In the previous example, responsibility for preservation was taken by the blog owner, but who more generally should take responsibility for ensuring that use of Web 2.0 in its broadest sense provides the expected dividends to the users, to the institution and, indeed, to society?
In a rapidly changing environment we will continue to see early adopters and enthusiasts making use of emerging technologies before institutions are in a position to provide a safe, secure and managed provision of such services. The example described previously in which motivated individuals were prepared to take responsibility for the migration of their resources may apply in a number of situations, but this is not a scaleable solution.
If we accept that a simple banning of use of such services is not an appropriate response, with significant risks to not engaging with a Web 2.0 environment, we will then need to identify appropriate strategies for assessing and managing the risks of use of services.
There will be a need for individuals to understand and manage such risks as increasingly individuals are using Web 2.0 services to support social activities. Institutions may have a responsibility in their new media literacy strategies to ensure that members of staff and students are made aware of possible risks. The corresponding risk management approaches may be relevant for use of services used by individuals but in a work context.
The institution may choose to develop its own policies in risk assessment and risk management, although in large institutions and devolved organisations the implementation may be left to departments or even individuals. This approach could require departments to develop approaches which are relevant to the department's particular interests - a new media research department, is likely to wish to exploit networked services in ways which are not appropriate for the payroll department.
In a blog post about the unavailability of an institutional blogging service at the University of Bath in 2004 Derek Morrison suggested there could be a role for a national service offering such facilities: "Had a central agency like JISC offered a blog hosting service with guarantees of editorial control and sustainability for authors then I would have seriously considered that route" (Morrison, 2008). JISC now provides a blog service (JISC Involve) for use by the UK's higher and further education sector. However although this service should be responsive to the needs and requirements of its community, there can be no guarantee that changes in policy or funding will not force changes to the services - and indeed policy changes related to funding by the Arts and Humanities Research Council did result in the closure of the national Arts and Humanities Data Service (AHDS). It is also by no means clear that a national service will have the flexibility provided by the commercial sector. National services may also be forced to limit their access to members of the community, which may act as a barrier to those who value the availability to liaise and communicate with a wider community. It is questionable, for example, whether national micro-blogging services, similar to Twitter, would be successful.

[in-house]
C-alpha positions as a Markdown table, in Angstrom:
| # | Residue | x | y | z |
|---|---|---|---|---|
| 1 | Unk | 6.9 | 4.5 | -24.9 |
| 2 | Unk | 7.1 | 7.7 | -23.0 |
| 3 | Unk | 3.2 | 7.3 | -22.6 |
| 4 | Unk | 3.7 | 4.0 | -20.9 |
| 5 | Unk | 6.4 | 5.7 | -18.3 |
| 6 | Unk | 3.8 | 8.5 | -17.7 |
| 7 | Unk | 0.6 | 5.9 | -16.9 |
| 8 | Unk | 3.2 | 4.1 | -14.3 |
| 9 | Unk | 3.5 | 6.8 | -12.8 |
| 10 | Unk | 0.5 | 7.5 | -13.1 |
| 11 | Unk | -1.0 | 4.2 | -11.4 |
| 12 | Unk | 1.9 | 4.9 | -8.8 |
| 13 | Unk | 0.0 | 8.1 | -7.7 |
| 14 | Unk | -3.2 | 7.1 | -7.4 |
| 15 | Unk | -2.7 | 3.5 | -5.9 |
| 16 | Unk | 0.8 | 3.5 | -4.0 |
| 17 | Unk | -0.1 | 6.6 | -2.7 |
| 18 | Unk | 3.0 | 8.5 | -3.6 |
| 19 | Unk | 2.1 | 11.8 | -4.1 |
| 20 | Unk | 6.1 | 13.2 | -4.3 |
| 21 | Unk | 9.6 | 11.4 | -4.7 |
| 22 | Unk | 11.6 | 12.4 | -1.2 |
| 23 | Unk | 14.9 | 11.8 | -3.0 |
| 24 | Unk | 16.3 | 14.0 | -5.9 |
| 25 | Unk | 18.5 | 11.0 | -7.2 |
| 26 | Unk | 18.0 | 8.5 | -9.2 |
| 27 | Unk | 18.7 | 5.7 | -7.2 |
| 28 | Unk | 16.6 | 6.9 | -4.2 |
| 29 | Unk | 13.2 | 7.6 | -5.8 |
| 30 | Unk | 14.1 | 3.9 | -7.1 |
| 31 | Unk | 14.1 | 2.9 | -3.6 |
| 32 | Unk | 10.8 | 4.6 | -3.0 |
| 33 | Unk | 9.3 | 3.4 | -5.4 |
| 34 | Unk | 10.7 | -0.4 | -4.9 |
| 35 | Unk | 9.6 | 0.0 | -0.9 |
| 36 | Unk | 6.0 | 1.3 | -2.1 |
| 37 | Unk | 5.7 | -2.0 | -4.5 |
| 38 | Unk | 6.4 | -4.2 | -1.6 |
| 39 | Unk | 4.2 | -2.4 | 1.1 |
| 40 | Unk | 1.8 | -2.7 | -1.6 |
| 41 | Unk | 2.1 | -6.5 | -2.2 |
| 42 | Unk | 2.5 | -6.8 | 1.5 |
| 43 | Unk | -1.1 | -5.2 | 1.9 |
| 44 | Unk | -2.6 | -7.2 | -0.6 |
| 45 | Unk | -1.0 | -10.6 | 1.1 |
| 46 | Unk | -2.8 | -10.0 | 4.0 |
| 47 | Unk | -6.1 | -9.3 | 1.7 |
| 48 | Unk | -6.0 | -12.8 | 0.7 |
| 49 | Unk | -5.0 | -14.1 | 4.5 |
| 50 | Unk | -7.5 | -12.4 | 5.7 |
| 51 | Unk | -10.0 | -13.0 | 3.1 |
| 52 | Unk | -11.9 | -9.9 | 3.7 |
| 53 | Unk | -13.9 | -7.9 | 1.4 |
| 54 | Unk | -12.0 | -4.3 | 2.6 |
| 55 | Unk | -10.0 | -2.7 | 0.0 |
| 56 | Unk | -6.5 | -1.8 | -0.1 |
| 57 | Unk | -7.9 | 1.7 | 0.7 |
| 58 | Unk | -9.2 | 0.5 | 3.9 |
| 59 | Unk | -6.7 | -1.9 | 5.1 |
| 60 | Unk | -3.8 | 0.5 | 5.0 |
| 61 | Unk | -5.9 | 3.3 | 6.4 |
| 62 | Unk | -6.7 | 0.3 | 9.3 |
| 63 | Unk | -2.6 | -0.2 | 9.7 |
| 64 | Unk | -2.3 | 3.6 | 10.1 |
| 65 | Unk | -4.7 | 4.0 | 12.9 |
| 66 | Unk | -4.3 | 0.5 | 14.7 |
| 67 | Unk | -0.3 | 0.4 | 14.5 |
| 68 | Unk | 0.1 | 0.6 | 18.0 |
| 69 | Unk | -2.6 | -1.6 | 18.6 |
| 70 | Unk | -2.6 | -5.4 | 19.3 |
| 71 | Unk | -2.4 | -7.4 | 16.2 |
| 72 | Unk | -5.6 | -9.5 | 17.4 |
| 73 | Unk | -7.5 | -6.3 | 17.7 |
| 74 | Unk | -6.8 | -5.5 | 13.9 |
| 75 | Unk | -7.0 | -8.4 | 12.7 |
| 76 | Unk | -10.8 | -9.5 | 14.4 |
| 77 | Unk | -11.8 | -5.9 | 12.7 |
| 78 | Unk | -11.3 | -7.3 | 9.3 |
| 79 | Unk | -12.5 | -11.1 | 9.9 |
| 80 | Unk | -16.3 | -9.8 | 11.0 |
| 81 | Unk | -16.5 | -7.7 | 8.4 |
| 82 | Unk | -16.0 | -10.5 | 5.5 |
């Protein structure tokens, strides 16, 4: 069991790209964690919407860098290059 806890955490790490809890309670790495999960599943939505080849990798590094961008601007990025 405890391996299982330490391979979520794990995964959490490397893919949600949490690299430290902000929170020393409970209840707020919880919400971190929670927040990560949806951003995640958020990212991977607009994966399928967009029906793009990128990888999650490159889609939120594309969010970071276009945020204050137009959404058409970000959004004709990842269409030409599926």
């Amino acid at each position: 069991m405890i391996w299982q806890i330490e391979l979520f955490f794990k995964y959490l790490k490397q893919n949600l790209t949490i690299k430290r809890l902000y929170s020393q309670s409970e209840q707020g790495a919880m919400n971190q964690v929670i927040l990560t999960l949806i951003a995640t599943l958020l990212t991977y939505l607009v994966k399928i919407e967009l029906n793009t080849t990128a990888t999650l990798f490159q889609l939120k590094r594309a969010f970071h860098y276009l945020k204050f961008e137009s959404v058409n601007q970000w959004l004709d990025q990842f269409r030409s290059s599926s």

This leads to the question of the institution's role in a Web 2.0 environment. Is it as a provider of services, a gateway to services, an aggregator of data hosted remotely, a provider of education and training, a quality assurance and risks management assessor, or perhaps some other role?
The provision of training and staff development courses is helped by the availability of resources with Creative Commons licences, which allow for their reuse, perhaps for non-commercial use. There is a likelihood that Library 2.0 advocates will have embraced Web 2.0's culture of openness and have a willingness to allow their resources to be reused by others.
UKOLN has recently released a number of briefing documents covering a variety of Web 2.0 areas which are available with a Creative Commons licence (UKOLN, 2008b). The decision to provide the resources under this licence was made in order to maximise the organisation's impact within the higher and further education and cultural heritage sectors. This decision also reflects an organisational culture of openness in which slides used in many presentations have made use of Creative Commons licences and access to the resources maximised through use of popular sharing services such as Slideshare.
How should institutions respond in their uses of Web 2.0 services at a time of a global recession? Let us consider the economic risks to various stakeholder communities which may undermine the services provided by libraries:
It should be clear that to dismiss externally-hosted services at a time of economic turmoil would be too simplistic an approach. Rather, there is a need to develop risk assessment and risk management approaches across a wide range of scenarios.
An approach being developed at UKOLN is to document significant use of externally-hosted Web 2.0 services, to include a description of why the service is being used, a statement on the perceived risks and details of how such risks would be addressed.
This approach was taken at UKOLN's IWMW in 2005, with the latest risk assessment document being available for the IWMW 2008 event (UKOLN, 2008c) taking such risks included:
Examples of possible risks and the risk assessment and risk management strategies taken were: